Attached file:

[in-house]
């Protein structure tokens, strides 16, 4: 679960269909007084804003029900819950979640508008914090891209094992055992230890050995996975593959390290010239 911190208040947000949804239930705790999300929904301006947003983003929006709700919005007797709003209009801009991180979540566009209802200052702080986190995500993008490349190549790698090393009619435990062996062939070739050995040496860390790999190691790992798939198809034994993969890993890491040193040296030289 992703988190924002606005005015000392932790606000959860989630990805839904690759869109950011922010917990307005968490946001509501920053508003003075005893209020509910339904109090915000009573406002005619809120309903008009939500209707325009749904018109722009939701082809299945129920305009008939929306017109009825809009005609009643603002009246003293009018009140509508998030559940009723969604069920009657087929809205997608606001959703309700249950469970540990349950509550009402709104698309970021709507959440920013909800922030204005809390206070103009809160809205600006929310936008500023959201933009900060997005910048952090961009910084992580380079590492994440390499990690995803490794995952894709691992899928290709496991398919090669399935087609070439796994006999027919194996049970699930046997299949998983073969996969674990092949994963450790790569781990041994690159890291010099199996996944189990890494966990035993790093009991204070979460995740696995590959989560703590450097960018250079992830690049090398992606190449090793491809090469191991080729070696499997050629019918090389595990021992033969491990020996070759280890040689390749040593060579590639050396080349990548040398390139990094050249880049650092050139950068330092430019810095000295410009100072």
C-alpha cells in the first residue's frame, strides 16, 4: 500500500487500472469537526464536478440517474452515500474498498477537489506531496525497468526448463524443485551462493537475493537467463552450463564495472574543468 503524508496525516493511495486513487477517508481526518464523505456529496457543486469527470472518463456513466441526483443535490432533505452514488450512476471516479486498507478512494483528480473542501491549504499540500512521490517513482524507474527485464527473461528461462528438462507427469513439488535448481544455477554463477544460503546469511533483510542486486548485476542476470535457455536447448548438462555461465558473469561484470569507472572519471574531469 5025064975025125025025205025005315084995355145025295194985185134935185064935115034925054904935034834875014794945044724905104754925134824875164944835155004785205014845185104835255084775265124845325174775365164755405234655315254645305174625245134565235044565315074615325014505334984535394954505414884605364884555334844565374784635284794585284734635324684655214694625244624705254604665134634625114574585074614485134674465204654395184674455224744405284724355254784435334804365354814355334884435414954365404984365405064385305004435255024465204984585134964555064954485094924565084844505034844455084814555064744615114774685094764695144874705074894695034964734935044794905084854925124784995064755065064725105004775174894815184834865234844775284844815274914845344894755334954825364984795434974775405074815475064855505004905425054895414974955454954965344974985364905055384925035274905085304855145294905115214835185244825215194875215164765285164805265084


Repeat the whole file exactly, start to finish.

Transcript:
[in-house]
């Protein structure tokens, strides 16, 4: 679960269909007084804003029900819950979640508008914090891209094992055992230890050995996975593959390290010239 911190208040947000949804239930705790999300929904301006947003983003929006709700919005007797709003209009801009991180979540566009209802200052702080986190995500993008490349190549790698090393009619435990062996062939070739050995040496860390790999190691790992798939198809034994993969890993890491040193040296030289 992703988190924002606005005015000392932790606000959860989630990805839904690759869109950011922010917990307005968490946001509501920053508003003075005893209020509910339904109090915000009573406002005619809120309903008009939500209707325009749904018109722009939701082809299945129920305009008939929306017109009825809009005609009643603002009246003293009018009140509508998030559940009723969604069920009657087929809205997608606001959703309700249950469970540990349950509550009402709104698309970021709507959440920013909800922030204005809390206070103009809160809205600006929310936008500023959201933009900060997005910048952090961009910084992580380079590492994440390499990690995803490794995952894709691992899928290709496991398919090669399935087609070439796994006999027919194996049970699930046997299949998983073969996969674990092949994963450790790569781990041994690159890291010099199996996944189990890494966990035993790093009991204070979460995740696995590959989560703590450097960018250079992830690049090398992606190449090793491809090469191991080729070696499997050629019918090389595990021992033969491990020996070759280890040689390749040593060579590639050396080349990548040398390139990094050249880049650092050139950068330092430019810095000295410009100072």
C-alpha cells in the first residue's frame, strides 16, 4: 500500500487500472469537526464536478440517474452515500474498498477537489506531496525497468526448463524443485551462493537475493537467463552450463564495472574543468 503524508496525516493511495486513487477517508481526518464523505456529496457543486469527470472518463456513466441526483443535490432533505452514488450512476471516479486498507478512494483528480473542501491549504499540500512521490517513482524507474527485464527473461528461462528438462507427469513439488535448481544455477554463477544460503546469511533483510542486486548485476542476470535457455536447448548438462555461465558473469561484470569507472572519471574531469 5025064975025125025025205025005315084995355145025295194985185134935185064935115034925054904935034834875014794945044724905104754925134824875164944835155004785205014845185104835255084775265124845325174775365164755405234655315254645305174625245134565235044565315074615325014505334984535394954505414884605364884555334844565374784635284794585284734635324684655214694625244624705254604665134634625114574585074614485134674465204654395184674455224744405284724355254784435334804365354814355334884435414954365404984365405064385305004435255024465204984585134964555064954485094924565084844505034844455084814555064744615114774685094764695144874705074894695034964734935044794905084854925124784995064755065064725105004775174894815184834865234844775284844815274914845344894755334954825364984795434974775405074815475064855505004905425054895414974955454954965344974985364905055384925035274905085304855145294905115214835185244825215194875215164765285164805265084